The last of the supposed benefits cited: “To provide a means for locally manufactured products to be transported and distributed increasing the viability of and the potential for attracting further manufacturing operations to Vallejo (in addition to Orcem). Additional manufacturing operations would bring more job opportunities at all levels for Vallejo residents.”
What kind of further manufacturing operations would the approval of this project likely attract? Once heavy industry is re-established, with additional infrastructure like a private port and a reactivated rail line laid out in the 1860s that now cuts across the middle of town, more noisy polluting heavy industry will follow. No-one else will want to be their neighbors. This vision of our waterfront as the next Stockton or west Oakland is a far cry from the vision expressed by a broad sampling of City residents when their opinion was solicited for the General Plan update. We’d be much better off in terms of jobs and the environment with light industry and businesses that generate sales tax, instead of chasing utility taxes.
The consultants struggled with the issue of air pollution, and rightly so. The draft Environmental Impact Report explains: “If a project exceeds the identified significance thresholds, its emissions would be considered cumulatively considerable, resulting in significant adverse air quality impacts to the region’s existing air quality conditions.” This project would pump out more than six times the significance threshold for the nitrogen oxides that form ground level ozone, the main constituent of smog. That’s just one of the identified significant air pollution impacts.
But the authors seize on the fact that our air quality management district uses regional instead of local standards for nitrogen oxides to conclude that they don’t even need to consider local impacts for this analysis. They only felt compelled to talk about one harmful component, nitrogen dioxide, where the question of regional vs local standards gets a little murky. In the context of an environmental justice analysis focused on fairness, the assertion that no defined local standards means no local impacts sounds absurd. That position would seem to suggest that the impacts from nitrogen oxide emissions are unrelated to the distance from the project or prevailing wind patterns.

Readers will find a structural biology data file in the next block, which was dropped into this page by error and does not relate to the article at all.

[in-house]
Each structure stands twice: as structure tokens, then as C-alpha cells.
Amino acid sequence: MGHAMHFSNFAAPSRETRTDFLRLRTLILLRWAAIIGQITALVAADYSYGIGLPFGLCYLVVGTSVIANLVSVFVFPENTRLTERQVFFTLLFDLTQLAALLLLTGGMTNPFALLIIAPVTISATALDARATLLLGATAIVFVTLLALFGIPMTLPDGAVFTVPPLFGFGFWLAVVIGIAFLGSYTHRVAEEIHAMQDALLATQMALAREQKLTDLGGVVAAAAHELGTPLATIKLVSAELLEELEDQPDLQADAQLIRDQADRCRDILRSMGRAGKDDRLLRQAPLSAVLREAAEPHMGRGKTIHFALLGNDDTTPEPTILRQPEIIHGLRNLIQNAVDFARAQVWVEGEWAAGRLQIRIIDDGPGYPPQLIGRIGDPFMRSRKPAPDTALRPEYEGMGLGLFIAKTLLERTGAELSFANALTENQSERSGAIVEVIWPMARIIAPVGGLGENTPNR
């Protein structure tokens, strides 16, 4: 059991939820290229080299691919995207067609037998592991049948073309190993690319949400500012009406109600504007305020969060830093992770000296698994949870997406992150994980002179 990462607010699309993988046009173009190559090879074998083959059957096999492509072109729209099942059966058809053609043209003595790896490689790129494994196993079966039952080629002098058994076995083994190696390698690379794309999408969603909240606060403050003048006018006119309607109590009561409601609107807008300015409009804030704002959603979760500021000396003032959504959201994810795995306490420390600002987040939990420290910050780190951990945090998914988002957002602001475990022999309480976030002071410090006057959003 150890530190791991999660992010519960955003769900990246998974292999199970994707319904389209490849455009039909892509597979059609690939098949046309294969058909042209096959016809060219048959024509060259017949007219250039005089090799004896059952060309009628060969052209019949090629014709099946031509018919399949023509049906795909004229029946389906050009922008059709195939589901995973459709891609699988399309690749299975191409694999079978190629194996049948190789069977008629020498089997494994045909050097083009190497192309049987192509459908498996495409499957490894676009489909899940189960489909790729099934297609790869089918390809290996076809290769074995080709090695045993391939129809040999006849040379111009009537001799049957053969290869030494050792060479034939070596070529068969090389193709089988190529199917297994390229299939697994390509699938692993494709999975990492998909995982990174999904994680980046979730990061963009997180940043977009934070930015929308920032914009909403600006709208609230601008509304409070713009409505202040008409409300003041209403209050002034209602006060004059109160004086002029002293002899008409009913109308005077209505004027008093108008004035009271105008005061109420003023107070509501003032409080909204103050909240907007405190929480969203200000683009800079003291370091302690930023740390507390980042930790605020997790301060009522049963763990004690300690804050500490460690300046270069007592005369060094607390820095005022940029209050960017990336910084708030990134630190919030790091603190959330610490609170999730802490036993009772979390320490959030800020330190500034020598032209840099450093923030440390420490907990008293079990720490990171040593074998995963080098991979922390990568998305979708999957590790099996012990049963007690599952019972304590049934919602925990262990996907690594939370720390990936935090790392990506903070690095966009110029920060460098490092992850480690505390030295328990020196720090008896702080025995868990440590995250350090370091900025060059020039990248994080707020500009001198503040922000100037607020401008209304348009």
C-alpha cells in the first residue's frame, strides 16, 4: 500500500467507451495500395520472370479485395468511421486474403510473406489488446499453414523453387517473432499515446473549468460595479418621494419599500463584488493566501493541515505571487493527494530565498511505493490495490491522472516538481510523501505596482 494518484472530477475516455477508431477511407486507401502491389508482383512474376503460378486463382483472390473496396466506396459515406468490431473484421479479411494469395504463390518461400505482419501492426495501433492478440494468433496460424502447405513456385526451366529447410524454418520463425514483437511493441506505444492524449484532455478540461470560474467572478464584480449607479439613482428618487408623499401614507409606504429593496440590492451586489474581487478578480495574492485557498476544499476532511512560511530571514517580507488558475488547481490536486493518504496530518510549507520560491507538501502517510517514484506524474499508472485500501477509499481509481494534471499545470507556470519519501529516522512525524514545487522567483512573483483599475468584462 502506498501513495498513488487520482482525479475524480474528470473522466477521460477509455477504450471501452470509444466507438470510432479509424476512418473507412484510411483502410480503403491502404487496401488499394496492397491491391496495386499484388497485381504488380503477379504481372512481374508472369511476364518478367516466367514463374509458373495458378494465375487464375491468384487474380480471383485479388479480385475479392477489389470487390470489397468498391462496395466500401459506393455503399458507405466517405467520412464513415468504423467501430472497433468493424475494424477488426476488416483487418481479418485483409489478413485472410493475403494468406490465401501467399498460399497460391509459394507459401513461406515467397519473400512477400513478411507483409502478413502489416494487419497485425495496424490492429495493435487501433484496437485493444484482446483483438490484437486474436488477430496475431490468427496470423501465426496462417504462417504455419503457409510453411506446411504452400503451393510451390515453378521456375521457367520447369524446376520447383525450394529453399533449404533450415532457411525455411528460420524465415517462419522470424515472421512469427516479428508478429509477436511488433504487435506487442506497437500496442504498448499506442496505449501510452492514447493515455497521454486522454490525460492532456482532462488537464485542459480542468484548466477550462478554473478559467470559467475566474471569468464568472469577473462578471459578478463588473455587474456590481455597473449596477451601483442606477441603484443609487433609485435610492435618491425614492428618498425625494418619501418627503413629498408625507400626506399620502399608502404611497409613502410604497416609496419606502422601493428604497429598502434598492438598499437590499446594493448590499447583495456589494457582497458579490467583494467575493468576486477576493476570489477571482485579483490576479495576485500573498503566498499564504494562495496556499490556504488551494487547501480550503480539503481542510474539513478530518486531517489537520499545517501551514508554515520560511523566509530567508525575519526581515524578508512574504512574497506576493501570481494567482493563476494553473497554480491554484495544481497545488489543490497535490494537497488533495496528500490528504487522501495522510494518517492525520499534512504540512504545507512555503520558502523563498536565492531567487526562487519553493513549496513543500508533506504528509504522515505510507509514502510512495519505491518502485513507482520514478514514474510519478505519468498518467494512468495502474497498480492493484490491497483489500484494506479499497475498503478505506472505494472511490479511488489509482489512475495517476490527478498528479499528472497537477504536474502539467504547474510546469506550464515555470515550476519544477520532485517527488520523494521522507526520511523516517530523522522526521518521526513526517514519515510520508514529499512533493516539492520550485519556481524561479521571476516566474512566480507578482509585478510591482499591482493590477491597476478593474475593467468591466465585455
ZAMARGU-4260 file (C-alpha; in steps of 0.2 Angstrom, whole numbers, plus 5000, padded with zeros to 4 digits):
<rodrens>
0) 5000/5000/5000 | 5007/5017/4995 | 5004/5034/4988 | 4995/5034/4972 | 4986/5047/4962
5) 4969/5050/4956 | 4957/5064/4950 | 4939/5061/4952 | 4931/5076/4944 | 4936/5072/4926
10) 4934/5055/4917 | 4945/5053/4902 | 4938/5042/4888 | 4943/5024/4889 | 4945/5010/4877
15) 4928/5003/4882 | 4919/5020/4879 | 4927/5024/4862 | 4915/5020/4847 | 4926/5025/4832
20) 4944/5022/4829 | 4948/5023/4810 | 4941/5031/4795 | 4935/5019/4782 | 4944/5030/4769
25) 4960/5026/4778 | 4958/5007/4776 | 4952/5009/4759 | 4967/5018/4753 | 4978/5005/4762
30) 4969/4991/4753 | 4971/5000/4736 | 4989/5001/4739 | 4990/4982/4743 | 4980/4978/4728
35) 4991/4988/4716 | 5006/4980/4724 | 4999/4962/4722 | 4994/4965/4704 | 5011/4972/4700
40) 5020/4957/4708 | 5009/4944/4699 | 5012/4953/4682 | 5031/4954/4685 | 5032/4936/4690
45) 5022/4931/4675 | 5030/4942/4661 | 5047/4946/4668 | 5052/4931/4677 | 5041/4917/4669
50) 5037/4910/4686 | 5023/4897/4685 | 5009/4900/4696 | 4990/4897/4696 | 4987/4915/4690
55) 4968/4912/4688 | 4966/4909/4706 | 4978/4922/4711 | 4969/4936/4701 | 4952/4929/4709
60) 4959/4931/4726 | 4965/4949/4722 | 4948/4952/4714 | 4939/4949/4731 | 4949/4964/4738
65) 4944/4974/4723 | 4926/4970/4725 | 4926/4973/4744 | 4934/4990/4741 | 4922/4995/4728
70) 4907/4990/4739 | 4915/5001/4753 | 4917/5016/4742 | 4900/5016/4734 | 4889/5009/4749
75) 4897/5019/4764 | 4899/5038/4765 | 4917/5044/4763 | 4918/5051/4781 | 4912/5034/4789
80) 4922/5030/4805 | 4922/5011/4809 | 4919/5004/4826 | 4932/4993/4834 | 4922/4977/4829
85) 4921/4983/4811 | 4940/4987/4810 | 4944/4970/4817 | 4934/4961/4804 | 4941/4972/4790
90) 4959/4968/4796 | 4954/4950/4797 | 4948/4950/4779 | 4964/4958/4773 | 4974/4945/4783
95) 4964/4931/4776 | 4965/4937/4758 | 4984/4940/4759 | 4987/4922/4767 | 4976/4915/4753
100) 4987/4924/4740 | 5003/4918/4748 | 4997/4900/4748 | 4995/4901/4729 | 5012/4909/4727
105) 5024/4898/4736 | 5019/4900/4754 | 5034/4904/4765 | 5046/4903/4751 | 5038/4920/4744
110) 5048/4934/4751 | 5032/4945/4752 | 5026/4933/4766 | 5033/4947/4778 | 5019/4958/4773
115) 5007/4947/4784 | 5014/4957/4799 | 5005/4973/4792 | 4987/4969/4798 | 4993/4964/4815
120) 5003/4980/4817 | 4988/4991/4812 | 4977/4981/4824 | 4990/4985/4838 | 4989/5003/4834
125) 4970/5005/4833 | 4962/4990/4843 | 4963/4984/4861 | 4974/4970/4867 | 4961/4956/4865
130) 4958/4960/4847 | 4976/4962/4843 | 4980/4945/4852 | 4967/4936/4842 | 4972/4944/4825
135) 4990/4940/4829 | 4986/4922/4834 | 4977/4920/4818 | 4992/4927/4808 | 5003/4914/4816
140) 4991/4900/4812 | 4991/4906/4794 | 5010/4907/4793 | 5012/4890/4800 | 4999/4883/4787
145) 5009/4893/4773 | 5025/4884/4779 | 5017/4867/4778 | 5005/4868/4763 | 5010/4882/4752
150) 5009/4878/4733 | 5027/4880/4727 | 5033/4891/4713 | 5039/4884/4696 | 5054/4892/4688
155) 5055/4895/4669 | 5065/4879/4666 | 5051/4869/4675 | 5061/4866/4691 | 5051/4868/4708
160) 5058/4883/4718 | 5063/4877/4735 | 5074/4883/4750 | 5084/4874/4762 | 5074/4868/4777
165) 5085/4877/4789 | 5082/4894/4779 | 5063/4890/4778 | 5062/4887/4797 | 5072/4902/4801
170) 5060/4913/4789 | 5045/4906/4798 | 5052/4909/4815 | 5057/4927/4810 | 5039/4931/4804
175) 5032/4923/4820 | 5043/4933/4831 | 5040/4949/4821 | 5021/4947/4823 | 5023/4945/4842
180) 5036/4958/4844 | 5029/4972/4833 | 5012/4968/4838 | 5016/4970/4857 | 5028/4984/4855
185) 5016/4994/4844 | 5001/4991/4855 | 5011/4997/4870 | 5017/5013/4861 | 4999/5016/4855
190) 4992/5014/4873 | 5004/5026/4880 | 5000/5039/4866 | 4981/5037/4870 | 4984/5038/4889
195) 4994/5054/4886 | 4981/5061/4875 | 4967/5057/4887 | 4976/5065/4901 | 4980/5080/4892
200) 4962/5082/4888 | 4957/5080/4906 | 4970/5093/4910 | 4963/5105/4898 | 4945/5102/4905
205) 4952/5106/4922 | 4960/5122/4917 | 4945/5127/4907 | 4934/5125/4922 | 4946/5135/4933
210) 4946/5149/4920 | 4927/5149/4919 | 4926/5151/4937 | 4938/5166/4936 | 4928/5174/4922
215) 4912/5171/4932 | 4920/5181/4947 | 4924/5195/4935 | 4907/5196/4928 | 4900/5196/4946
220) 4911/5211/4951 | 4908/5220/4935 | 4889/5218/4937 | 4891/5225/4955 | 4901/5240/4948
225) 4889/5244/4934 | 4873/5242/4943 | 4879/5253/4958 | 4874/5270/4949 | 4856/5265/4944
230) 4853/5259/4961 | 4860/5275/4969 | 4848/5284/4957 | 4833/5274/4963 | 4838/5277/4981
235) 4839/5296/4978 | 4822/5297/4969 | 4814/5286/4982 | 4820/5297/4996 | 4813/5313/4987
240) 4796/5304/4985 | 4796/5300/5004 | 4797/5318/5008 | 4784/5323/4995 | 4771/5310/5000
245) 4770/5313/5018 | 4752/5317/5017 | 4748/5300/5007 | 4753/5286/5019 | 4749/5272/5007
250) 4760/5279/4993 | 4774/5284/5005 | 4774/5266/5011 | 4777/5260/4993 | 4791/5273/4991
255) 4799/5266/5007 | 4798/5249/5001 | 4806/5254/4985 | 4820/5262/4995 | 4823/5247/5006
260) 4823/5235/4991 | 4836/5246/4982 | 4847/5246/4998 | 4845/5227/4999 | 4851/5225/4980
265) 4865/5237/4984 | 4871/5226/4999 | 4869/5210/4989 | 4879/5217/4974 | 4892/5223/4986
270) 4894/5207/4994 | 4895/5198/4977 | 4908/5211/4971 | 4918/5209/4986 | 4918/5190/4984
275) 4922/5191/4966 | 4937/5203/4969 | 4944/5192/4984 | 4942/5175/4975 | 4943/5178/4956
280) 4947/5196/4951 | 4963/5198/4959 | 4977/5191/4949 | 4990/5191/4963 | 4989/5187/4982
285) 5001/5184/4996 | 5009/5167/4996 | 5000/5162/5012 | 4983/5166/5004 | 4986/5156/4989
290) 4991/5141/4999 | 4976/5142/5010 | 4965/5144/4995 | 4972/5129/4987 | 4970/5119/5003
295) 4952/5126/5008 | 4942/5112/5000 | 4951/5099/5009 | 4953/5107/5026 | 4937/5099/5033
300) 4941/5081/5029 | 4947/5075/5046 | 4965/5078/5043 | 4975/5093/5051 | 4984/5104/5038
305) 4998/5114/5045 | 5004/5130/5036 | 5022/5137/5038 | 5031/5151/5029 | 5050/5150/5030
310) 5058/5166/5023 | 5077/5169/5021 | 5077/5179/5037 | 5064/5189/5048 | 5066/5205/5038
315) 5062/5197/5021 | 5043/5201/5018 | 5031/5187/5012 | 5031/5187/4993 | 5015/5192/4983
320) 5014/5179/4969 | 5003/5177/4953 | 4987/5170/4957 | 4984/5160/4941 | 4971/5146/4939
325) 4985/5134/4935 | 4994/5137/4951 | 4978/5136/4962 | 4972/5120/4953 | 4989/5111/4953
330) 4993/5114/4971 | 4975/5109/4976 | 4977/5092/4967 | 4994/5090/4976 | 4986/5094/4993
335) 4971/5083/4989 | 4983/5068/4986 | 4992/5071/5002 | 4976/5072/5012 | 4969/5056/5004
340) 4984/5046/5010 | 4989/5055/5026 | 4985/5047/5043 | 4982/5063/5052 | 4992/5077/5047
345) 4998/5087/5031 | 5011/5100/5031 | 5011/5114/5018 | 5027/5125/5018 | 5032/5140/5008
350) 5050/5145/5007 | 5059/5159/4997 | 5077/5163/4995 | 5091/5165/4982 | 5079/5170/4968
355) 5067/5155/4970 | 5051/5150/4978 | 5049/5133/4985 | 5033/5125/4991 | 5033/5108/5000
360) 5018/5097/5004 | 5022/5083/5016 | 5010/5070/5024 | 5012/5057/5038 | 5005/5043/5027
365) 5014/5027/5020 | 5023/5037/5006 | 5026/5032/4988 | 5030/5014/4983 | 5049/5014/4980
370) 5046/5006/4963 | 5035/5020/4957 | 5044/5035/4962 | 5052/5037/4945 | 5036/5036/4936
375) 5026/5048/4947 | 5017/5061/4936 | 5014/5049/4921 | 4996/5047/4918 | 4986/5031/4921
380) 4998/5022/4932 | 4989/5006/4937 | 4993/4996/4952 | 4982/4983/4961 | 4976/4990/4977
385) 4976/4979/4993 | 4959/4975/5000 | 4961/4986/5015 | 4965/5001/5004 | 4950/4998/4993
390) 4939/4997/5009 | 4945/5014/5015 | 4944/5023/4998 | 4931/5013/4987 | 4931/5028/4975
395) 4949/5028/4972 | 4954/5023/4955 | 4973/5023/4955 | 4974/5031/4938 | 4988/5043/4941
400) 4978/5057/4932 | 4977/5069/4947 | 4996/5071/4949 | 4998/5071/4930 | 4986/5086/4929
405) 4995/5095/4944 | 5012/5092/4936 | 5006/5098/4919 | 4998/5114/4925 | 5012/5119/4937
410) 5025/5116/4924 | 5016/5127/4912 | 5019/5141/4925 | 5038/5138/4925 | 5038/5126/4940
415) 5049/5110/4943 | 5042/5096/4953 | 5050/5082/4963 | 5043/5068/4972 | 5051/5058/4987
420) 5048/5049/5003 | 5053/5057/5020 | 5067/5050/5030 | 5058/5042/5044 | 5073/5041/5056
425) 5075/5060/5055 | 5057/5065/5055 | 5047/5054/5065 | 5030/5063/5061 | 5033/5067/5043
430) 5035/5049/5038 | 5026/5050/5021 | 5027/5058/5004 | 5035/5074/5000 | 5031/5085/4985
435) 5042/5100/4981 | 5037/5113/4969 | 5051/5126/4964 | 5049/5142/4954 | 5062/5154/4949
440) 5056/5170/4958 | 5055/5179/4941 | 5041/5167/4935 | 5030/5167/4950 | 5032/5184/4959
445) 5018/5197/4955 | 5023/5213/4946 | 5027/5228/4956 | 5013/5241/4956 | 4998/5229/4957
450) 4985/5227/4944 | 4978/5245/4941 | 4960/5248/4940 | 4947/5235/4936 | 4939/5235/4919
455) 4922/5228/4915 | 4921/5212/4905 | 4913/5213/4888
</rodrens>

Really? What would a dispersion model look like for that scenario? Will VMT/Orcem operate in a quantum state where the pollution from a point source suddenly exists everywhere in the region at once? Of course there would be local impacts on residents, and those impacts will depend in part on the air pollution load already present in their neighborhoods and existing levels of respiratory and heart disease. Ignoring these factors has nothing to do with fairness or justice.